Tamil Nadu

The digital age in a rural setting — the Rane model

A view of Rane polytechnic.   | Photo Credit: Anirudh

The countryside around Tiruchi is known for the Cauvery, green fields, bare rocks and lots of sunshine. In the midst of all this, just imagine centres of learning that, in design and curriculum, are of the highest standard.

Welcome to the Rane Polytechnic in Sethurapatti village and the Rane Vidyalaya, a CBSE school in Manachanallur village, in Tiruchi district. Both are ergonomically laid-out campuses, with rooms filled with natural light and a powerful breeze that keeps the ceiling fans moving. The teaching is truly international in its delivery. Since 2020, for instance, when the pandemic struck, both institutions have moved to online teaching with Google Classrooms as the platform, supplemented by augmented reality sessions on dedicated YouTube channels. One of the teachers recently bagged the Excellence Award in the ‘Share Your Best’ Lesson Plan competition conducted at the national level by IISER, Pune.

Rane’s involvement with education began early, in the 1930s, when founder Ganapathy Iyer interested himself in a girls’ school at Gopalapuram, Madras. In time, his residence in the locality would be donated to the school and the institution would take his name. Ganapathy Iyer’s son-in-law LL. Narayan, who spearheaded the Group’s manufacturing focus, carried forward the tradition, establishing a chair in the founder’s name at the Madras Institute of Technology and later helping Meenakshi College in a big way. By 1967, the Ganapathy Iyer Trust had been established, with its mission being ‘Working persistently in alleviating the harsh challenges of lack of education, poverty, disease and suffering and apathy towards the environment’. In keeping with that credo, it became part of the Rane tradition to support government schools near all its plants. The DAV Schools were among the beneficiaries.

The Trust was renamed as the Rane Foundation in 2008. It was sometime that year that the Group decided that its interest in supporting education ought to go beyond signing cheques. It studied requirements and identified diploma courses in rural areas as a crucial need.

Rane had several industrial installations in and around the Tiruchi area, and it was a natural choice for its polytechnic. Established in 2011, it was funded entirely by the Group. On the vast campus spanning seven acres could be seen happy students as they try their hand, for instance, at robotics, a BMW engine and a Hyundai car transmission. Over 1,200 students have graduated from the institution in the past 10 years, and over 70% of them have found placements at several top-ranking organisations in India, with the rest absorbed by the Rane companies.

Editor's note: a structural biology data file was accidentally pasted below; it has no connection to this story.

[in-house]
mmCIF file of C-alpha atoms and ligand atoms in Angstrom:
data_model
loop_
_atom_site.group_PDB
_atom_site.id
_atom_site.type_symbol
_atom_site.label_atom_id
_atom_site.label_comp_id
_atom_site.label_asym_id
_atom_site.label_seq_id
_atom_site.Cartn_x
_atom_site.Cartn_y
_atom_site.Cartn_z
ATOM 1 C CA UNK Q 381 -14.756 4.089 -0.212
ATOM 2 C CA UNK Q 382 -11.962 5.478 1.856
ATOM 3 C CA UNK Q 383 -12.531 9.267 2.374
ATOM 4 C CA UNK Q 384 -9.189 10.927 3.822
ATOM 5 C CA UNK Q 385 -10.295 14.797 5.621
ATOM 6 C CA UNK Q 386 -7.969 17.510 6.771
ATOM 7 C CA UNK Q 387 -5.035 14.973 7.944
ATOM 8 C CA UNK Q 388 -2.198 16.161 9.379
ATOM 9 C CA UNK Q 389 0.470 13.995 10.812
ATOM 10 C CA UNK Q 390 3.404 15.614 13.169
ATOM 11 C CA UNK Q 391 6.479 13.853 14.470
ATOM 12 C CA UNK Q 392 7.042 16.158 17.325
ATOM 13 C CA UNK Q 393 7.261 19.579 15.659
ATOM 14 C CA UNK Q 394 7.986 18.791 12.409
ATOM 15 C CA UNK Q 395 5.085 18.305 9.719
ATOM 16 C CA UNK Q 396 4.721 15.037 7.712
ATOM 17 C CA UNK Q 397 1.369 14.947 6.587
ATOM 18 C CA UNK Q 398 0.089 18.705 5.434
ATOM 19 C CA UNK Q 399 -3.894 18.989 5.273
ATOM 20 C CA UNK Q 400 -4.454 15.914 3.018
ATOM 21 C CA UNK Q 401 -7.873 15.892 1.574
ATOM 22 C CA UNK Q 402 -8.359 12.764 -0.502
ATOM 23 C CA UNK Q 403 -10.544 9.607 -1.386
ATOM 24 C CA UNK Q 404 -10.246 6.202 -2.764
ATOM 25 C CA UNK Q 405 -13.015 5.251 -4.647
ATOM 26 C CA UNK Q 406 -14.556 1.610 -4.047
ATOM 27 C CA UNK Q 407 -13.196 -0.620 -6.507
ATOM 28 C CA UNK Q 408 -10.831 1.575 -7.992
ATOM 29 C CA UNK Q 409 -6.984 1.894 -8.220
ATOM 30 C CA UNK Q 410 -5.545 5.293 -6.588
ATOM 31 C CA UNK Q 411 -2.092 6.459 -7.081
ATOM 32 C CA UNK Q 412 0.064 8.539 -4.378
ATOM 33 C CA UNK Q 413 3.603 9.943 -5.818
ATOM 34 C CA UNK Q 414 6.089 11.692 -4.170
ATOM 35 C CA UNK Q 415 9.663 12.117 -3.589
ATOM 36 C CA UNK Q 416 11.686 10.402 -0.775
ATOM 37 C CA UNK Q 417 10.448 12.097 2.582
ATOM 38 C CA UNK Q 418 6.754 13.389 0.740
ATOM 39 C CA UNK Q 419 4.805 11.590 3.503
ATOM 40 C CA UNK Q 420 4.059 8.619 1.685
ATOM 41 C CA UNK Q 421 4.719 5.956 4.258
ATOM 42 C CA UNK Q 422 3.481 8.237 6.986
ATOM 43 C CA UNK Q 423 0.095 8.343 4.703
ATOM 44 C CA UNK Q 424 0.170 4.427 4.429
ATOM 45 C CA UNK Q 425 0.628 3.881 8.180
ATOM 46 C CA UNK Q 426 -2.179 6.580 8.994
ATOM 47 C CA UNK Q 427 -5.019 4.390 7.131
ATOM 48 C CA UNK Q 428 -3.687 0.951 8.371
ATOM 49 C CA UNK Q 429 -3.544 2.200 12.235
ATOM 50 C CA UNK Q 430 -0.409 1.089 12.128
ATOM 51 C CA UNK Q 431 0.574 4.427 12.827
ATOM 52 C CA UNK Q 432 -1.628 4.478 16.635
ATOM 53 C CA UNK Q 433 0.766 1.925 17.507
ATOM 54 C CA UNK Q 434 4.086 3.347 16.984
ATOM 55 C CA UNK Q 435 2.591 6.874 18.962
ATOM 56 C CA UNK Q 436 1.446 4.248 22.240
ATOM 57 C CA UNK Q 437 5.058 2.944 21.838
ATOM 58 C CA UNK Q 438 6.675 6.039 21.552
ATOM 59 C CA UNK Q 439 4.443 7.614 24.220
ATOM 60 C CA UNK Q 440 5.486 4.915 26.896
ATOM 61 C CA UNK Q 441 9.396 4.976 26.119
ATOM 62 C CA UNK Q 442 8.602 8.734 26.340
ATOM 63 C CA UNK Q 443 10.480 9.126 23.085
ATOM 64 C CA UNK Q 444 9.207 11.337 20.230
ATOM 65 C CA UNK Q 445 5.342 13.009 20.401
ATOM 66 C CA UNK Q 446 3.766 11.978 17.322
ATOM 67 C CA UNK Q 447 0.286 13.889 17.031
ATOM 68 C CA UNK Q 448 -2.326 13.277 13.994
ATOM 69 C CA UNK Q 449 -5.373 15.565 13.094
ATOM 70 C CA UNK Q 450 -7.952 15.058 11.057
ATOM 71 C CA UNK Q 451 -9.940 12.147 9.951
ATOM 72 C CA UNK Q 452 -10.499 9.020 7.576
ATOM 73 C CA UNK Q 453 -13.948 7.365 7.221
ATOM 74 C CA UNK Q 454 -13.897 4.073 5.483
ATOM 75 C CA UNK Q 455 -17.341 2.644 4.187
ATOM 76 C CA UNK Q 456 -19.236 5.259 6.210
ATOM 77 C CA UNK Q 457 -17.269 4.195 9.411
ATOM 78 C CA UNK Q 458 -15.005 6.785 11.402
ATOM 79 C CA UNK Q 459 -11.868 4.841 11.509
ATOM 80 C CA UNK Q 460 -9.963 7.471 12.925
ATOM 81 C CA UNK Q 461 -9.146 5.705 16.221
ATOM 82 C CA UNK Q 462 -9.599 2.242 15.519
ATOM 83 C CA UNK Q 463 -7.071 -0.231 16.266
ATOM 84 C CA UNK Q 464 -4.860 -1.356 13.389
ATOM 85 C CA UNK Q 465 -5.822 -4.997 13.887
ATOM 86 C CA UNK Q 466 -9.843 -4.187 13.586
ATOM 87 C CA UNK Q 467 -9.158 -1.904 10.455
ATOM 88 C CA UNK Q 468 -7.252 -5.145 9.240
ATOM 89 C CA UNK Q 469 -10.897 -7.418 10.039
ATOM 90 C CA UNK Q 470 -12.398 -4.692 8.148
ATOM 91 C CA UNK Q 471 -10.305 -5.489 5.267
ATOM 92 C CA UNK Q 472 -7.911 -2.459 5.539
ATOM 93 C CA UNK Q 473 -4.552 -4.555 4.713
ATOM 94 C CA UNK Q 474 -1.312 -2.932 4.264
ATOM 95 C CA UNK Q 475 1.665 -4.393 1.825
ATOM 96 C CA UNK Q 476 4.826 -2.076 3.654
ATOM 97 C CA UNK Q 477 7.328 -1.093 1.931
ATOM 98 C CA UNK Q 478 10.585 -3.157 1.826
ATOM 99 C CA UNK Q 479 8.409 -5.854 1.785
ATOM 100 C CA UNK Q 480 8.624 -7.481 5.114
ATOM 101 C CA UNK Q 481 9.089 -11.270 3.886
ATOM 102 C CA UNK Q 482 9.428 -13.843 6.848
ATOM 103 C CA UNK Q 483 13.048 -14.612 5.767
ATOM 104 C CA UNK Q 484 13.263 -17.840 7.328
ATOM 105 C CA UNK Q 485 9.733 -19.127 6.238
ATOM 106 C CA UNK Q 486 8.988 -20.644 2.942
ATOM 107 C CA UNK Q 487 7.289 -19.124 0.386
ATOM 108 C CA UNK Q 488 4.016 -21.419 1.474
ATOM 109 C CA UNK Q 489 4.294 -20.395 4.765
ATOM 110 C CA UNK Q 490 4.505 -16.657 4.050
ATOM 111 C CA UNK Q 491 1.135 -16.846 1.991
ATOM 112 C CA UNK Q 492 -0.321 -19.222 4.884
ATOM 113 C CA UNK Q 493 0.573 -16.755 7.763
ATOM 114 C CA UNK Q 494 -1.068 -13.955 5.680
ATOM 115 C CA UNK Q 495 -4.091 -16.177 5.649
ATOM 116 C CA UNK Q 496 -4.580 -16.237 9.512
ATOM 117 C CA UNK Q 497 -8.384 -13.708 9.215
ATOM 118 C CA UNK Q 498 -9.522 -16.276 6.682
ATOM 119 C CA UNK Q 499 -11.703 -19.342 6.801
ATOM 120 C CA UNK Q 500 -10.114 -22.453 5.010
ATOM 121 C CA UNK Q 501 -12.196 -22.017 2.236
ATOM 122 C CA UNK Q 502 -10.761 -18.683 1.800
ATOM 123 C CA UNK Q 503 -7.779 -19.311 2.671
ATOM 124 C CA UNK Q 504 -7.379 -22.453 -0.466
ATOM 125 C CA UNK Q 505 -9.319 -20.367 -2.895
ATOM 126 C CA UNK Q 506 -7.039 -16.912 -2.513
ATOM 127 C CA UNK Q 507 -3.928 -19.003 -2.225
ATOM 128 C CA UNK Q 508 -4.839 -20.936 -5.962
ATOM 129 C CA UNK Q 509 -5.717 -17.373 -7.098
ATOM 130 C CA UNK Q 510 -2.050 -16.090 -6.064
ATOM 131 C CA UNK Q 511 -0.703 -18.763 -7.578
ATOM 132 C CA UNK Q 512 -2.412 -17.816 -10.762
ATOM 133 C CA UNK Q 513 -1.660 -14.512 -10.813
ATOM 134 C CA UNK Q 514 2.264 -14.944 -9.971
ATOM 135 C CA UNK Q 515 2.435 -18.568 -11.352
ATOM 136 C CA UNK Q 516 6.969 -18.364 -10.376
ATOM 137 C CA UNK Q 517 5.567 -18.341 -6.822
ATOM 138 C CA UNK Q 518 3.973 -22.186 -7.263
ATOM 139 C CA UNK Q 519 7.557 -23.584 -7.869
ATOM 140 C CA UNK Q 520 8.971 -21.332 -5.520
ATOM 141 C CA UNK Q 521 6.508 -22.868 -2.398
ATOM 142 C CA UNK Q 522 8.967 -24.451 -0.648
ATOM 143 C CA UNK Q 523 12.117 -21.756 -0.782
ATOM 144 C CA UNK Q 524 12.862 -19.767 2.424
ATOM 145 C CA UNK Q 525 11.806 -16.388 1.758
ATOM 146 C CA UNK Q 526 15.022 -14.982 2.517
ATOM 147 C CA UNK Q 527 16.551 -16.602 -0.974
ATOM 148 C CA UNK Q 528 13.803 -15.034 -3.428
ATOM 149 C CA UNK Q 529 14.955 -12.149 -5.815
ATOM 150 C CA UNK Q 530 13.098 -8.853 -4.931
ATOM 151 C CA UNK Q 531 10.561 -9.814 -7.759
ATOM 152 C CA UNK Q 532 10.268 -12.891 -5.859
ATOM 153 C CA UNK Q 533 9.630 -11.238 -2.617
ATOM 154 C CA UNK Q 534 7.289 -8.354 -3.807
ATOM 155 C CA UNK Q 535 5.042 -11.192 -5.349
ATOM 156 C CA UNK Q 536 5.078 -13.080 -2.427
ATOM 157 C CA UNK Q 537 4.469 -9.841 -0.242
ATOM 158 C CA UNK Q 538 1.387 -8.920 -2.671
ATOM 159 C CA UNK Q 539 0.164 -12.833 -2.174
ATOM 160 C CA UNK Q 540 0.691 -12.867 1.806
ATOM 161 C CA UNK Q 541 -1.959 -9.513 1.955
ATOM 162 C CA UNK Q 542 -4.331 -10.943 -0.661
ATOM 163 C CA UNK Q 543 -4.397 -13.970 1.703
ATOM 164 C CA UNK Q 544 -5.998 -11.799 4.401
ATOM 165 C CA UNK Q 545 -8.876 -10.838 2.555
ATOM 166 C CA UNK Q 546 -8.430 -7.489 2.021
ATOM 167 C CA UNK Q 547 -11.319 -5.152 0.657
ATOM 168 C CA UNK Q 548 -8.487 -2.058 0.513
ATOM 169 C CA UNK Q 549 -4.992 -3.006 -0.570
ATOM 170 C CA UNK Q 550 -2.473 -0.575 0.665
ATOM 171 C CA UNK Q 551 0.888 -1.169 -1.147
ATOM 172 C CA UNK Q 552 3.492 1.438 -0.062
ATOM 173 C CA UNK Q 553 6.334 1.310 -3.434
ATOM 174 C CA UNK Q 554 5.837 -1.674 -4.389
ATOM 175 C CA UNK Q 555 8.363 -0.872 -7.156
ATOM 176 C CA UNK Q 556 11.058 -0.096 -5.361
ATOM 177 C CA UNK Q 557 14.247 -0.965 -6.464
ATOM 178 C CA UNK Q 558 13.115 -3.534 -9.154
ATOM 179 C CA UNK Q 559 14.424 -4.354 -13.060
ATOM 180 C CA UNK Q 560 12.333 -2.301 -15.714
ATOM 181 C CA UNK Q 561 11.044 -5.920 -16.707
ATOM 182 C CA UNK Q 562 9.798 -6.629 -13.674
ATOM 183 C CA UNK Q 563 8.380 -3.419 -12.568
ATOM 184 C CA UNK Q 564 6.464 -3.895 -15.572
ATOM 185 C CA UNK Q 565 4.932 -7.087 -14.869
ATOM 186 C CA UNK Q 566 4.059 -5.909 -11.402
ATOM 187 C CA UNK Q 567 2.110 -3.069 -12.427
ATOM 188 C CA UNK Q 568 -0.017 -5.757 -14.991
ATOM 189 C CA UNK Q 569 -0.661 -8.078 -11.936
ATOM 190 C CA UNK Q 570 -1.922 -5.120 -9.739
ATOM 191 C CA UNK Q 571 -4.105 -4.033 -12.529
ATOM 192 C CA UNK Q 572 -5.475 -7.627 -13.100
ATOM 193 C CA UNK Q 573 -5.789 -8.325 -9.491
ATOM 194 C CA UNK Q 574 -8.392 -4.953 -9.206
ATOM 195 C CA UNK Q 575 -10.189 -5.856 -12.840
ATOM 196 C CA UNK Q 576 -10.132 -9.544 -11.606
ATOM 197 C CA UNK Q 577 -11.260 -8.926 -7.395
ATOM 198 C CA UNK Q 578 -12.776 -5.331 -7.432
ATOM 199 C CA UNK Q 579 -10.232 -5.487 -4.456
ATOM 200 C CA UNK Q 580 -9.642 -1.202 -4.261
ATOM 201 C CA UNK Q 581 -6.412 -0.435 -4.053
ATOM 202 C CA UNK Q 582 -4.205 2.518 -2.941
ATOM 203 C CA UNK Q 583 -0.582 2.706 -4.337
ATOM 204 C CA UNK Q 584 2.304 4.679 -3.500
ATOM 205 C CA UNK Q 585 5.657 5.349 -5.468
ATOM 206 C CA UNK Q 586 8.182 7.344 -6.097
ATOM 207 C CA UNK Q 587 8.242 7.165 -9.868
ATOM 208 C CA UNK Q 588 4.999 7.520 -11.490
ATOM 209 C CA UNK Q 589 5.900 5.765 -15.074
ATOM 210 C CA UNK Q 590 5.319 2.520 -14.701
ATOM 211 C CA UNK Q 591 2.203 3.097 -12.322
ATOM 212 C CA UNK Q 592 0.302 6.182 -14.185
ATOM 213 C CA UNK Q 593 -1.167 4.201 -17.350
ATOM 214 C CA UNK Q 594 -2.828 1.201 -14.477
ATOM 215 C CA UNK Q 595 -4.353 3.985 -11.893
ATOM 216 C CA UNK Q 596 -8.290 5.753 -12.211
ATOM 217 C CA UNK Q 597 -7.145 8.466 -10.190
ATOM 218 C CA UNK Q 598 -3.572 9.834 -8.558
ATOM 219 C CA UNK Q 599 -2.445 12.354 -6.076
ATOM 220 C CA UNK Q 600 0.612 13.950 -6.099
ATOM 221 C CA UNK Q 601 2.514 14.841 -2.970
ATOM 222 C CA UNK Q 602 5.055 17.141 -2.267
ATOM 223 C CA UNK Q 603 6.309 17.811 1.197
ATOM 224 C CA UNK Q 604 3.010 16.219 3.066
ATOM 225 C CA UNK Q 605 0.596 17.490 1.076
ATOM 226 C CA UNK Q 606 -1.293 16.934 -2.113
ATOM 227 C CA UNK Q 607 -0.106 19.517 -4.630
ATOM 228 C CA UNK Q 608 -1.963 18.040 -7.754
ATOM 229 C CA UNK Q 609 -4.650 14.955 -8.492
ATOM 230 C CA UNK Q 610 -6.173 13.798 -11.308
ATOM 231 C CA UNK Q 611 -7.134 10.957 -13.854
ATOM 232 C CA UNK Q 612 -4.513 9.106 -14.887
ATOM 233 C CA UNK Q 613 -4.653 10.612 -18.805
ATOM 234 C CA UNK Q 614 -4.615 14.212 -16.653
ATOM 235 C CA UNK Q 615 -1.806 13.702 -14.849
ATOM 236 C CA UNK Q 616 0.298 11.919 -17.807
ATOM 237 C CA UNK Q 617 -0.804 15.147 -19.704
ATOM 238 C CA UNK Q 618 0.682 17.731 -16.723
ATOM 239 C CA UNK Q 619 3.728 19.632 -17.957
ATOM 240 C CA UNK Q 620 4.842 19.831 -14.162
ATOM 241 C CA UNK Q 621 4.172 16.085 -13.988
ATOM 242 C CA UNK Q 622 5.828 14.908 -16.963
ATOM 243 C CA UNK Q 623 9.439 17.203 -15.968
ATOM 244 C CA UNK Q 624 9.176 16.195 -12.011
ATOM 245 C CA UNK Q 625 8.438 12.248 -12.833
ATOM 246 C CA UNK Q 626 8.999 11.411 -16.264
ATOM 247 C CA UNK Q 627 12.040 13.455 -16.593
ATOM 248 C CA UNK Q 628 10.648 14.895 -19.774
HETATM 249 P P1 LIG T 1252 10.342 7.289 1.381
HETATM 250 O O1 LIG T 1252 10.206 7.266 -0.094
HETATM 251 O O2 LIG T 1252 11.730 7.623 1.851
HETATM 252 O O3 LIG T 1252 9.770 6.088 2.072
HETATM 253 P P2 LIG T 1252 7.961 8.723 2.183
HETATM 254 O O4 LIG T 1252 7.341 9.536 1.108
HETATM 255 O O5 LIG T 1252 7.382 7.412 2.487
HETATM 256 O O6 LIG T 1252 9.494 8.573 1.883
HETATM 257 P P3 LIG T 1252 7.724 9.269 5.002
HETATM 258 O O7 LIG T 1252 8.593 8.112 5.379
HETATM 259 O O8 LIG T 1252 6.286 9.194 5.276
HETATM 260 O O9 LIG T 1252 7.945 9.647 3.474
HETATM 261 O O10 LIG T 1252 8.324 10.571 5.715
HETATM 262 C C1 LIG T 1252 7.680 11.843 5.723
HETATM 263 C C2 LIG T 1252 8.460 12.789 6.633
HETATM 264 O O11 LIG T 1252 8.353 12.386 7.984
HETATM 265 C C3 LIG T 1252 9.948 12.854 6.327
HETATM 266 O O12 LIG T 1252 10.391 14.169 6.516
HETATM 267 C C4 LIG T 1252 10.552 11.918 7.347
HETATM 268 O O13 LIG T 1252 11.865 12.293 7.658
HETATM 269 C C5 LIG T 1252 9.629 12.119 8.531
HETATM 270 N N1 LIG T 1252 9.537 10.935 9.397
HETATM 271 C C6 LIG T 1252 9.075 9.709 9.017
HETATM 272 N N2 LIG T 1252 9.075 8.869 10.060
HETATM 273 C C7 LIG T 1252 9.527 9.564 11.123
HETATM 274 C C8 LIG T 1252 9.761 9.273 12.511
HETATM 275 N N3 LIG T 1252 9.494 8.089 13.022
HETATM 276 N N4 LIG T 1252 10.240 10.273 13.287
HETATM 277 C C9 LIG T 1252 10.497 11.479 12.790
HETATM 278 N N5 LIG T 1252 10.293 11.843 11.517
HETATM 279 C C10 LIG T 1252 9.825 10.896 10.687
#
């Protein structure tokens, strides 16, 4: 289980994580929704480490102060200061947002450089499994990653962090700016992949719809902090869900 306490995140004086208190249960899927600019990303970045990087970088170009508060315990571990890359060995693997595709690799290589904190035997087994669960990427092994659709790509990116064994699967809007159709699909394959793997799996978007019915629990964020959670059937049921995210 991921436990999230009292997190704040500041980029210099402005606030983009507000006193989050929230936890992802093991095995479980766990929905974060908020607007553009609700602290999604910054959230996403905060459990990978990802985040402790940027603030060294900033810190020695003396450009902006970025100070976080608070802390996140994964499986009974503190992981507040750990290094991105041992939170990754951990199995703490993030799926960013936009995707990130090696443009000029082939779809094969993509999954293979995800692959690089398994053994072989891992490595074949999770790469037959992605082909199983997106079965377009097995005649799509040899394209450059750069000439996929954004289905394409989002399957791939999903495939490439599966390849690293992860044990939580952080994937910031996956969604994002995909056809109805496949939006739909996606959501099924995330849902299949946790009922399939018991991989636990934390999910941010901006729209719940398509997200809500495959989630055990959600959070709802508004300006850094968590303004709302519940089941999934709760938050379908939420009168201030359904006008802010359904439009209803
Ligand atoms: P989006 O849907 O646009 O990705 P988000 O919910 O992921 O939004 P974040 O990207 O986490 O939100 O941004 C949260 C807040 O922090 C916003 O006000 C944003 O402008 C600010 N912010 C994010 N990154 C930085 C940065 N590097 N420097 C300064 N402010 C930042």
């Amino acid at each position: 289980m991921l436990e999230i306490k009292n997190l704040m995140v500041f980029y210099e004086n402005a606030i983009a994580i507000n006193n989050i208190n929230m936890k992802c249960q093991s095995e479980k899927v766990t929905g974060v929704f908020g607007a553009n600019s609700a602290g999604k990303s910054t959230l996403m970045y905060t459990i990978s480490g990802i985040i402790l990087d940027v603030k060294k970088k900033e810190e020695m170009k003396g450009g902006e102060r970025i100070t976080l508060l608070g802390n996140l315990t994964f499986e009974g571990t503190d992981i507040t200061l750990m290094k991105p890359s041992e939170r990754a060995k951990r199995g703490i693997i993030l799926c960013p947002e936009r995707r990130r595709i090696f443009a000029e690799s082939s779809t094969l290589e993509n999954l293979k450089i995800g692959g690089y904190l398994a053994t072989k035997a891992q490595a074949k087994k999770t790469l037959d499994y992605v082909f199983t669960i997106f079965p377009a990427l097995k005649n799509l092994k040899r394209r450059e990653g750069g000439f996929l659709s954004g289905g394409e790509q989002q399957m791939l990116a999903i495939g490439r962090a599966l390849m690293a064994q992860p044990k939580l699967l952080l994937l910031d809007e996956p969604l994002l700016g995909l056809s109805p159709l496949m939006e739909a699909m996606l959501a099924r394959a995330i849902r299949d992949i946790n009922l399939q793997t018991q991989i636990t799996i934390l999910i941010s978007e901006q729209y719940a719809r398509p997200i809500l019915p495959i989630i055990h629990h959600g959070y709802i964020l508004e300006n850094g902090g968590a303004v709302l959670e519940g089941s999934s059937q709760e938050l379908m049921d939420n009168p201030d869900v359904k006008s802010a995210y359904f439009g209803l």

Key competencies

The institution is focused on inculcating key competencies. They comprise skill, knowledge and attitude. While the first two are taken care of by the excellent teaching standards and the facilities available for hands-on training, the last aspect is perhaps the biggest benefit that is passed on. In a classic instance of industry participation in education, Rane executives conduct classes for courses such as time management, value education and professionalism. Courses in communication, behaviour and entrepreneurship are also conducted. All of these ensure that those graduating emerge as worthy citizens who can add value to society and their organisations from day one. This eliminates a considerable investment in retraining candidates after recruitment.

Out of the 480-odd polytechnics in Tamil Nadu, the Rane Polytechnic is one of just four to have obtained accreditation from the NBA. An impact assessment conducted in 2018 revealed that it had raised the standards of living all around the place. From a time when the Foundation had to canvass for admissions, it is now in demand. Testimonials from alumni, now holding key positions at various organisations, attest to the way the institution is run.

In response to an identified need for a high-quality school in the Tiruchi neighbourhood, the Rane Foundation, in 2018, set up Rane Vidyalaya. The school’s board affiliation and course curriculum were designed to fulfil the desires of the parents of children in the area. It caters to villages within a 10 km radius and strives to uplift the entire region by providing school education. As was the case with the polytechnic, the deepest of thought went into the campus design. The focus is on a happy and healthy educational environment with full care for student safety.

Both institutions have dedicated faculty who are recruited, evaluated and cared for as they would be in the best of business organisations. It is education of the highest quality for students at the lowest cost for their families. It is truly an instance of the digital age being ushered into a rural setting.

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Printable version | Aug 2, 2021 4:21:26 AM | https://www.thehindu.com/news/national/tamil-nadu/the-digital-age-in-a-rural-setting-the-rane-model/article34784803.ece

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